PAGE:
Highlights From This Issue
In this issue we look at some of the other tools used by spinners to prepare the fibers to spin or after they have spun the yarn. In England a label on a skein winder may provide the clue to the maker of a matching lady’s parlor wheel. The history of the niddy-noddy or handheld skein winder may go back to the 9th century in Europe. Two lesser-known tools are commonly used to remove the seeds from flax plants at the beginning of the process to extract the long spinnable fibers.
A Lady’s Wheel From Stockton-on-Tees
In the course of their research Valerie and David Bryant found a lovely little upright lady’s parlor wheel. They came across two or three very similar wheels but had no idea who made them. It wasn’t until they found a wheel with a matching clock reel with a label on it, that they were able to solve the mystery.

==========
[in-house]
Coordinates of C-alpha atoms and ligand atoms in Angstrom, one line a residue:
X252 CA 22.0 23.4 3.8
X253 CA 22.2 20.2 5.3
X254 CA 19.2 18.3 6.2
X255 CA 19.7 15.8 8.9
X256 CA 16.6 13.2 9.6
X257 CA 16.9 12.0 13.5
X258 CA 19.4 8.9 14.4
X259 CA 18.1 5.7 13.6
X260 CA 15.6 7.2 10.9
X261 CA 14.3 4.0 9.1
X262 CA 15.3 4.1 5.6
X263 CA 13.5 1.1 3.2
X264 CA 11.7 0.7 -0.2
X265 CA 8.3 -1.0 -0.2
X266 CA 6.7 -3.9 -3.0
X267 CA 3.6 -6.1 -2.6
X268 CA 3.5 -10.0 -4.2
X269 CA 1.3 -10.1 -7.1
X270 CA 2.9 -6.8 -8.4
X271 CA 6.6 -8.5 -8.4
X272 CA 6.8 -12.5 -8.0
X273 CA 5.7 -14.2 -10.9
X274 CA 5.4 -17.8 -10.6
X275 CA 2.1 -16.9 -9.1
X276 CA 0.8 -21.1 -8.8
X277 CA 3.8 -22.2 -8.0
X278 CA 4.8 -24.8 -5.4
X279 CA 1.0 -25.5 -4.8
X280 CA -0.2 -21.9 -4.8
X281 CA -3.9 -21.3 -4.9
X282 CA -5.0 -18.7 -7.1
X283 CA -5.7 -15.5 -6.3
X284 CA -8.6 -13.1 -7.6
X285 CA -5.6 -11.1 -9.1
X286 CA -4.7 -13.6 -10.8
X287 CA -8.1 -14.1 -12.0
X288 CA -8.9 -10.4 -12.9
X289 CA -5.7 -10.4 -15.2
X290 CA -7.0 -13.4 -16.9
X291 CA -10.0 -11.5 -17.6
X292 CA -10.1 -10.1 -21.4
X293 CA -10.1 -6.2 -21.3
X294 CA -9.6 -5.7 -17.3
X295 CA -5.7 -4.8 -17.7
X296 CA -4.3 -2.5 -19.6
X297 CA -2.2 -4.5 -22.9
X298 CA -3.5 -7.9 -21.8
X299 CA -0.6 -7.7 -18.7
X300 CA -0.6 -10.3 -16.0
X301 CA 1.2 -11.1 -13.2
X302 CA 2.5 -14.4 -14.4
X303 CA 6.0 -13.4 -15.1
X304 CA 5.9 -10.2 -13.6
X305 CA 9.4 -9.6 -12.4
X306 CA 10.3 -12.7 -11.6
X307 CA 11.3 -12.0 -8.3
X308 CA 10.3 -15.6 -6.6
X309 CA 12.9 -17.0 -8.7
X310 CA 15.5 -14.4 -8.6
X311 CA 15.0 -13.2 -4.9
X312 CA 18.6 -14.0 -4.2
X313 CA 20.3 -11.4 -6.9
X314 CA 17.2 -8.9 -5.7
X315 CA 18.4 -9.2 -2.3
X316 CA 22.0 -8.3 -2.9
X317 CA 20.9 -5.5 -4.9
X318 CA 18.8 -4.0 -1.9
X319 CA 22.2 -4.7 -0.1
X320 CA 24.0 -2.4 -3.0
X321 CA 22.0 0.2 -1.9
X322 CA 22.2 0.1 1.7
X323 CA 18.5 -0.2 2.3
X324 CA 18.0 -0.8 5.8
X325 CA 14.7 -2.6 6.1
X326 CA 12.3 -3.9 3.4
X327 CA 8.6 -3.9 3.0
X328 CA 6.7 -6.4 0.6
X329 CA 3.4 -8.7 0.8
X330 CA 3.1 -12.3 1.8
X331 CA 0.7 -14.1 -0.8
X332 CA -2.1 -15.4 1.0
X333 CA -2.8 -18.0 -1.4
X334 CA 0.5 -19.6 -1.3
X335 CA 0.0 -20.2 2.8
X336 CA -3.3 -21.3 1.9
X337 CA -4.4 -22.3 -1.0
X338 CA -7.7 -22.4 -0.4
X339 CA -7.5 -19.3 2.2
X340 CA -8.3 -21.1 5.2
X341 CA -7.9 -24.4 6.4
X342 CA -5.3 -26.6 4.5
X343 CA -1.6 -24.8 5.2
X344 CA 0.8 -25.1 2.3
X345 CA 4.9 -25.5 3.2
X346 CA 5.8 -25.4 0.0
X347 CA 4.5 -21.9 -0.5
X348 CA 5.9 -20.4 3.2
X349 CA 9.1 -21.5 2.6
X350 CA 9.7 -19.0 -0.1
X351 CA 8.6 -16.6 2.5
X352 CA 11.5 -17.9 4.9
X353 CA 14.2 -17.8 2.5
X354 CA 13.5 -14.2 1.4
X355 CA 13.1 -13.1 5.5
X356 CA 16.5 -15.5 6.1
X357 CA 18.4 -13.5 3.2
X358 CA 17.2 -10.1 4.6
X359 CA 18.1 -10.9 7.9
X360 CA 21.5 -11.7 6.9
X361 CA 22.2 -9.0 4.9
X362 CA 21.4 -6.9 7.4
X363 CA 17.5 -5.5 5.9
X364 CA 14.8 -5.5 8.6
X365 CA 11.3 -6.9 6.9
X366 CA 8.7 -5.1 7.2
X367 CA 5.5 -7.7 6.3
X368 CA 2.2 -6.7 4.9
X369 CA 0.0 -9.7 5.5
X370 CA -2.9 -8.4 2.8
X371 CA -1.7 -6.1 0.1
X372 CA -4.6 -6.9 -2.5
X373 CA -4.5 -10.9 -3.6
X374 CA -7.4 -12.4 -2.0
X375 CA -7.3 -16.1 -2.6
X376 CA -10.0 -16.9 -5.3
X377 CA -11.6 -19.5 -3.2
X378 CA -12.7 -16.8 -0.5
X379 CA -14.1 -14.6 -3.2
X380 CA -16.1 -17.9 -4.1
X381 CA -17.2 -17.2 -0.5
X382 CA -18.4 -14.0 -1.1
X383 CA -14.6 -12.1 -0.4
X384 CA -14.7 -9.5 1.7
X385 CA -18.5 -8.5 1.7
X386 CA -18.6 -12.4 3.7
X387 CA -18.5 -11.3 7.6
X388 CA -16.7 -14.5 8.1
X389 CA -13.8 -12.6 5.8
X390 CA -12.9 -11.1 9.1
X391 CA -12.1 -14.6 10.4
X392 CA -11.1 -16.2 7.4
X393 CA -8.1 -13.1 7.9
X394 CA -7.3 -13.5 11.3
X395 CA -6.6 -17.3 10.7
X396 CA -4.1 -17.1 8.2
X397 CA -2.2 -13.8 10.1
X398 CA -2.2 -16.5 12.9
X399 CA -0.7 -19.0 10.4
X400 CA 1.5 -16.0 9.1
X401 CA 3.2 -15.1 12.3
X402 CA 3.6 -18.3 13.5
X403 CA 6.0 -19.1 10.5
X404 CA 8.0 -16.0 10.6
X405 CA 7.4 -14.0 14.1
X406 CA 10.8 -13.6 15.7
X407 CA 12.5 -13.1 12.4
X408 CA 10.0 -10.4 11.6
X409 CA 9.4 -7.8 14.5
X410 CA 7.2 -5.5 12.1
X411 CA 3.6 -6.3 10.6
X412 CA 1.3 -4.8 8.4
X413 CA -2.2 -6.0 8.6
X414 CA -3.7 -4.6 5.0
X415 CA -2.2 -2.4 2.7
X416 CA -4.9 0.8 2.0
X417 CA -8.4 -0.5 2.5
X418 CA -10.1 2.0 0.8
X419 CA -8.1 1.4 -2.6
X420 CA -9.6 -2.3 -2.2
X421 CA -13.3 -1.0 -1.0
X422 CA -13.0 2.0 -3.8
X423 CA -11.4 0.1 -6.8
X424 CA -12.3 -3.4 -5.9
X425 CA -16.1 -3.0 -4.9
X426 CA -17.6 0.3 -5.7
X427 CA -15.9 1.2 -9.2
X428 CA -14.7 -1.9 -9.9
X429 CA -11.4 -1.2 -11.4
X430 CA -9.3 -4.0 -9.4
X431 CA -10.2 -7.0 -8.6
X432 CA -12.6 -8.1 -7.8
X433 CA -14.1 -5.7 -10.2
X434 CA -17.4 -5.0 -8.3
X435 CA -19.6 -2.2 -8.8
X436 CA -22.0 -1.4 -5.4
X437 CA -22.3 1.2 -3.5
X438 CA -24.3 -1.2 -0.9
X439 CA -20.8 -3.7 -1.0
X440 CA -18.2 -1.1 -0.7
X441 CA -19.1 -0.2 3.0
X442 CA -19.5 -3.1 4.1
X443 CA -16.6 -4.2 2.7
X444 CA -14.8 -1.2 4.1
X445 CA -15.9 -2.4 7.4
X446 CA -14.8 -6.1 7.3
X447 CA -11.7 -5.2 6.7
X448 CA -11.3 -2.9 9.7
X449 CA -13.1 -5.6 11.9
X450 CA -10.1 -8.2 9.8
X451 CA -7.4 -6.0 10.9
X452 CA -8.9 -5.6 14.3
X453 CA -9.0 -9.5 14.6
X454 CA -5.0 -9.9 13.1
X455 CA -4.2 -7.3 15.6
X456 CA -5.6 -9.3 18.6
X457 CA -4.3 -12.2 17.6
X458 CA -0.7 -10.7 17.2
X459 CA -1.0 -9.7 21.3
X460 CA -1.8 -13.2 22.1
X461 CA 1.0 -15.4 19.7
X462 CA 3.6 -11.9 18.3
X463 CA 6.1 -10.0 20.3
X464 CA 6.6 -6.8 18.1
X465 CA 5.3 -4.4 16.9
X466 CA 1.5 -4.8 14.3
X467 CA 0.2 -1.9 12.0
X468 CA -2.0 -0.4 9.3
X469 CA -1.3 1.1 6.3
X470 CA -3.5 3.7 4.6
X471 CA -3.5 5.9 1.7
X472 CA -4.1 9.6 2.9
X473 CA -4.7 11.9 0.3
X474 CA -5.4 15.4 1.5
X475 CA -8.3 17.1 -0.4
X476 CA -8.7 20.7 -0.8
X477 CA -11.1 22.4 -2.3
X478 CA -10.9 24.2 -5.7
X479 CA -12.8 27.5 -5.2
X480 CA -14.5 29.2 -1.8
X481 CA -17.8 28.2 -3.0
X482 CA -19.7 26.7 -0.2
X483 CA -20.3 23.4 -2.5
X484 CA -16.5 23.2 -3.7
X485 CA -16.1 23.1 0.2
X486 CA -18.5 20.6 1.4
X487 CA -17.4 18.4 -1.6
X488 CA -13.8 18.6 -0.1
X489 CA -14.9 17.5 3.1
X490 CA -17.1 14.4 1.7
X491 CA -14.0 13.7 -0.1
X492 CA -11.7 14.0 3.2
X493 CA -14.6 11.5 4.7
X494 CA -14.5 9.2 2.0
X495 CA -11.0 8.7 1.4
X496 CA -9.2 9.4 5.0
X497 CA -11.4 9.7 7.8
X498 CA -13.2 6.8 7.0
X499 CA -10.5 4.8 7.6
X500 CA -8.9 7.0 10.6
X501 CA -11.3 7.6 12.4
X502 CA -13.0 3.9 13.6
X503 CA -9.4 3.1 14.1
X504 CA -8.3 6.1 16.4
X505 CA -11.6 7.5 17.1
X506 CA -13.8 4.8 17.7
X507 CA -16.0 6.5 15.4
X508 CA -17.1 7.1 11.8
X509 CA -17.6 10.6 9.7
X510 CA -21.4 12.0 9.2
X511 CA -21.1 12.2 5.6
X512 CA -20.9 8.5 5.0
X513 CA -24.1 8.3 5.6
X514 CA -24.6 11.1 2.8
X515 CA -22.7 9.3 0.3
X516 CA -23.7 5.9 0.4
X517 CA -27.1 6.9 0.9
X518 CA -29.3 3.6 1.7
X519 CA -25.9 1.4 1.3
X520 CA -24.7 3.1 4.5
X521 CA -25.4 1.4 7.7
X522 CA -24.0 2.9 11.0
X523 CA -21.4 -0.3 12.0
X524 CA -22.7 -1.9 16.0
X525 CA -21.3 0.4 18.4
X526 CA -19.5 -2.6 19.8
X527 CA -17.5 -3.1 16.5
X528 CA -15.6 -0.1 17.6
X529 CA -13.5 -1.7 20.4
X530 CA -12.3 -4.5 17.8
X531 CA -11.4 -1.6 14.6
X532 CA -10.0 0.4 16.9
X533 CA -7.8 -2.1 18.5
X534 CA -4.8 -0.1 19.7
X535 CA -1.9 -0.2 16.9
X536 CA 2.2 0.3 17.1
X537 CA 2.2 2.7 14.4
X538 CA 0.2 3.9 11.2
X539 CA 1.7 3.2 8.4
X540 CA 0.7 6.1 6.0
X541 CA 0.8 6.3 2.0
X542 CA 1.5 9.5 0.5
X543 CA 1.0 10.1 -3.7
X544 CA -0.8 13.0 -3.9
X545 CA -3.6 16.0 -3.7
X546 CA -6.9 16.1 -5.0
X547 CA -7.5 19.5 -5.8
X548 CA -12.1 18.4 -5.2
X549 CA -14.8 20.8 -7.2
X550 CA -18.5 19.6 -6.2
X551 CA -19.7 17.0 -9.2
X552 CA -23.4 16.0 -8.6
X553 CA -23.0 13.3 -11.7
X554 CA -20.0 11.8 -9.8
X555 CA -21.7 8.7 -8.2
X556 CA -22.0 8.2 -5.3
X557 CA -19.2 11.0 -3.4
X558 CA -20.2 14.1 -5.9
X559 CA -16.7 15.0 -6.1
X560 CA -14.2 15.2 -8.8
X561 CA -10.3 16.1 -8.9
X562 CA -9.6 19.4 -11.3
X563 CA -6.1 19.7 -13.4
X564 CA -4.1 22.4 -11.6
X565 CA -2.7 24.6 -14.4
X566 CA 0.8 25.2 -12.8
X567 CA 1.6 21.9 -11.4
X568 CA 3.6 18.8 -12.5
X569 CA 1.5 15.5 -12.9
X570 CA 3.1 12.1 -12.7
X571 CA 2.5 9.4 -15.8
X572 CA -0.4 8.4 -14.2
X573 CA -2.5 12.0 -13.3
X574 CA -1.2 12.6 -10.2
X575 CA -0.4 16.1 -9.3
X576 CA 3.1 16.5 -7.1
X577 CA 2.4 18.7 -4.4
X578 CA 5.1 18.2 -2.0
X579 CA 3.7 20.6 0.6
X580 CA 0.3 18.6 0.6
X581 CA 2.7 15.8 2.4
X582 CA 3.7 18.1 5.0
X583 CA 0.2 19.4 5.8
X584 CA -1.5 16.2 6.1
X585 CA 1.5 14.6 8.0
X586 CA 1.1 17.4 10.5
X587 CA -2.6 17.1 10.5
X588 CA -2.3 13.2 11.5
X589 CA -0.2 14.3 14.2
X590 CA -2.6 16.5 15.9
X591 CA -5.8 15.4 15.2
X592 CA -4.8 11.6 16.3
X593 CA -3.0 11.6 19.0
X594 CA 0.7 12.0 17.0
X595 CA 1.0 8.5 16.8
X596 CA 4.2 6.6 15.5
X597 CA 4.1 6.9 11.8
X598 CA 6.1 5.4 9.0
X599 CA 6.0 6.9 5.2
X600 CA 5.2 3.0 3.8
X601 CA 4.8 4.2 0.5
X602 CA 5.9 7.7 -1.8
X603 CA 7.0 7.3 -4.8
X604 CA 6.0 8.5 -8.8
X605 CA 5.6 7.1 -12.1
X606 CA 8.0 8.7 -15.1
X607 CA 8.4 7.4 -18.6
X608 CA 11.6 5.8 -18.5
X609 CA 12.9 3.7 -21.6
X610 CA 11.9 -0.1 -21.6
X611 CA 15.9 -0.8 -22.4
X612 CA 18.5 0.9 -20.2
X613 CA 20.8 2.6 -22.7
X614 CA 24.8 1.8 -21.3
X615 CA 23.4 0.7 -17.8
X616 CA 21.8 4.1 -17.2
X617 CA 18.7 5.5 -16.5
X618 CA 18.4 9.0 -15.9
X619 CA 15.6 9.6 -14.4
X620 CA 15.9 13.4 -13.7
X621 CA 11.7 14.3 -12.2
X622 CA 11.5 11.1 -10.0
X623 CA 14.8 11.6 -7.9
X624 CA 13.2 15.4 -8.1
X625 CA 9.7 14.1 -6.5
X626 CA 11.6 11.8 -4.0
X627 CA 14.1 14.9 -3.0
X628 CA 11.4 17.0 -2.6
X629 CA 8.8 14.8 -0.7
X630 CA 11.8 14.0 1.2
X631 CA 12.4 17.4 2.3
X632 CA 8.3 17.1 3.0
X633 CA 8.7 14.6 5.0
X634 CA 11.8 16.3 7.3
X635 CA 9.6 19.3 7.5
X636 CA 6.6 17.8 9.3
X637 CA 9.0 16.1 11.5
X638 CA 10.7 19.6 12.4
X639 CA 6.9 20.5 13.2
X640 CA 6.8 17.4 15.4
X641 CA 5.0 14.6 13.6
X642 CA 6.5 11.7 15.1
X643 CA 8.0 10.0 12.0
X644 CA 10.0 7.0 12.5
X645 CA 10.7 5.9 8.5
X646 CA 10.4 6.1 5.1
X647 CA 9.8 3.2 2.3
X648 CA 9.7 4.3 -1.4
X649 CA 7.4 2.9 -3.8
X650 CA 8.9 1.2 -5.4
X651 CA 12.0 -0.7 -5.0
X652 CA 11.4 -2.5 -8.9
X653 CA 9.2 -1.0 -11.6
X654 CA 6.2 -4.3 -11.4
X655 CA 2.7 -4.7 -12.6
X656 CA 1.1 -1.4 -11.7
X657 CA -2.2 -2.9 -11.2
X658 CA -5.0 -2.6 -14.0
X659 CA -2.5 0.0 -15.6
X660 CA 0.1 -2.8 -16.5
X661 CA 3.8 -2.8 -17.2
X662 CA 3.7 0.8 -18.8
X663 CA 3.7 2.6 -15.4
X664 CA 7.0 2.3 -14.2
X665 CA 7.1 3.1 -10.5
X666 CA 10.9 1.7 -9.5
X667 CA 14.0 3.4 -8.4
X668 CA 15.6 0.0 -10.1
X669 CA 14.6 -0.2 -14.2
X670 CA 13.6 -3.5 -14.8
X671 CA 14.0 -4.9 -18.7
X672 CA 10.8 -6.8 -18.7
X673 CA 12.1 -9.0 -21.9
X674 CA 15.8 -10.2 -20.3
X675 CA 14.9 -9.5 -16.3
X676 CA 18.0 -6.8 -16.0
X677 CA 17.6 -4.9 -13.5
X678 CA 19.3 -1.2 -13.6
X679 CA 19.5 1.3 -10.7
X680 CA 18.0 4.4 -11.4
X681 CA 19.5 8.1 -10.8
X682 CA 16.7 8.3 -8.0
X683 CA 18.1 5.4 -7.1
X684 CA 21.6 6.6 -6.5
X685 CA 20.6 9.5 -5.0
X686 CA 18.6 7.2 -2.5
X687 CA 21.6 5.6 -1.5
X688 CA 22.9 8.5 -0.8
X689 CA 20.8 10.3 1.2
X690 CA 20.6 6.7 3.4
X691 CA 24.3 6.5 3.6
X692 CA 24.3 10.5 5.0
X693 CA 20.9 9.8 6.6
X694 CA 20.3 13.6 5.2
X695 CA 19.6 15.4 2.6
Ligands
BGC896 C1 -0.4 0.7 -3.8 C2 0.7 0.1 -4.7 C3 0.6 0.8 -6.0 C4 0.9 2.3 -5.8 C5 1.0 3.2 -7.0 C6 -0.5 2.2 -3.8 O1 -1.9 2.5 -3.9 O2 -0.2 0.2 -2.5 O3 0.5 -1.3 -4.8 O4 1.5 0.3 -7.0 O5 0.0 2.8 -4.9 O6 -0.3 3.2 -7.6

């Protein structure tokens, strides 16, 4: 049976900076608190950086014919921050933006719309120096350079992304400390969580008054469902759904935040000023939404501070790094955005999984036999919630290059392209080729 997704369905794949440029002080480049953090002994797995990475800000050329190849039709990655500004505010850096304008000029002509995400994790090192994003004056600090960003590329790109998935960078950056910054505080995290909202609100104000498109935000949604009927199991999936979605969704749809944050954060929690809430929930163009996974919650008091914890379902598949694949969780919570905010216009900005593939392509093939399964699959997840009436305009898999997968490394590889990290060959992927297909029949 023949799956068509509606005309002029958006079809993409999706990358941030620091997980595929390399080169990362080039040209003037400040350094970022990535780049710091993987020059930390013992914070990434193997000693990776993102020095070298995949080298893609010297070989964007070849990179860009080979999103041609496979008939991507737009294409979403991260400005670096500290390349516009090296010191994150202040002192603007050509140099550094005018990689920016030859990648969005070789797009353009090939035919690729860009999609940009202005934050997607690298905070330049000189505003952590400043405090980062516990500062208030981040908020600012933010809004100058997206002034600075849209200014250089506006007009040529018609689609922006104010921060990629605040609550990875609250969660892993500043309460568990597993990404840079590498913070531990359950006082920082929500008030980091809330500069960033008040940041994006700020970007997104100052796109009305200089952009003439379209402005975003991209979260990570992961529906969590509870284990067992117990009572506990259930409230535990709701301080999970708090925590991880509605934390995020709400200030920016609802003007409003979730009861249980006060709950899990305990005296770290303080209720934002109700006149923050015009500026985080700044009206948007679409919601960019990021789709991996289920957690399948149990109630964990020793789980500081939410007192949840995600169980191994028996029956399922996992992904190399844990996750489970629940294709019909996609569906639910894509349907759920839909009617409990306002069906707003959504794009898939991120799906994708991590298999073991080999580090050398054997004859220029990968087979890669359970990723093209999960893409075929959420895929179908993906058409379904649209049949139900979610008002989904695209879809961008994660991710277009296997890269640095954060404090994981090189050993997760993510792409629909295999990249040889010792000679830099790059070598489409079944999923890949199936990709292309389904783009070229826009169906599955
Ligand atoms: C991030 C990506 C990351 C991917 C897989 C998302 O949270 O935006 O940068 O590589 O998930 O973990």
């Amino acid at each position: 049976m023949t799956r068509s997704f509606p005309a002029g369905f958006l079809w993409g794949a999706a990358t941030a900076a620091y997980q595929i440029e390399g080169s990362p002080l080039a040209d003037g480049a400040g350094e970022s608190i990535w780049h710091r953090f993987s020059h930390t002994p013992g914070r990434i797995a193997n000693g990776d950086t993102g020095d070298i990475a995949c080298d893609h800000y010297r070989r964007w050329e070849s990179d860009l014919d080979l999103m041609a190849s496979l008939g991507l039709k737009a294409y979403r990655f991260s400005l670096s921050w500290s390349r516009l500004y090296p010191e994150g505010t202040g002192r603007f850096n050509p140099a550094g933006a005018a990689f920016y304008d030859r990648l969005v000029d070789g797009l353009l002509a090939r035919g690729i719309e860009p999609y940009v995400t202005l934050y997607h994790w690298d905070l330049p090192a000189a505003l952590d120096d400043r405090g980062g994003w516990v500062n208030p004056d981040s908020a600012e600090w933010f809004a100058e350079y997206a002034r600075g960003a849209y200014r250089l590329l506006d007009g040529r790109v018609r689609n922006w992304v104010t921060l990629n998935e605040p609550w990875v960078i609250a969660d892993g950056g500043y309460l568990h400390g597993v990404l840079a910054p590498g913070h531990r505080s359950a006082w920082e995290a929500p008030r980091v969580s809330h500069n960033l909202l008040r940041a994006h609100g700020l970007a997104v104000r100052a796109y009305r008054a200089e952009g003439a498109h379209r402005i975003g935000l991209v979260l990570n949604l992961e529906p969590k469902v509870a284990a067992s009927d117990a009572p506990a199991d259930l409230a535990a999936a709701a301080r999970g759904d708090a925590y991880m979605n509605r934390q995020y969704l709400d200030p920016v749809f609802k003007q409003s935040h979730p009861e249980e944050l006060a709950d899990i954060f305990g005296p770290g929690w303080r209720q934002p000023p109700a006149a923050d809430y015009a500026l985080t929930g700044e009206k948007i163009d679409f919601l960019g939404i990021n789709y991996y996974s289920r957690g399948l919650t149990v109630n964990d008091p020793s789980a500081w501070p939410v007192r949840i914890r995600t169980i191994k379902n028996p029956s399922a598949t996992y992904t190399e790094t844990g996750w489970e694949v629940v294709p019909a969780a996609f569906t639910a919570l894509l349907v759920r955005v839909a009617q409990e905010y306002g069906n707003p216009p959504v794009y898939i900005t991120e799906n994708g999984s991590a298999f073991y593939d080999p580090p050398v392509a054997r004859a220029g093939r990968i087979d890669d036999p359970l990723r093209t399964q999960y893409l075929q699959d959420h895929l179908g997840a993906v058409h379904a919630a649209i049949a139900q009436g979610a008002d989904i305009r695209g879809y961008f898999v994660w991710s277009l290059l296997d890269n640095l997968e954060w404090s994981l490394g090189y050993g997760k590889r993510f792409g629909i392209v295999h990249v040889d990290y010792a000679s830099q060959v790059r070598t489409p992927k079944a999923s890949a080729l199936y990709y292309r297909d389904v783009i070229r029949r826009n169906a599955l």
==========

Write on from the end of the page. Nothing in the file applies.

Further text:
Niddy-Noddies Through the Ages
Most of us take the niddy-noddy or handheld skein winder for granted. But when Mary Knox started researching its history she found that this simple tool might date to the 9th century in Norway. She traced images in European art works to study the styles and experimented with the two different types she found.
Carlton Stickney tells us about ripples and flails. Ripples are used to remove the seeds from dried flax plants, and a flax flail breaks the seed husks to get out the seeds. He describes two ripples he owns and shows a flail in action. He also shows two signed hackles he owns. One was made by an early 19th-century company in England, and the other has the stencil of Benjamin Pierce of Chesterfield, NH.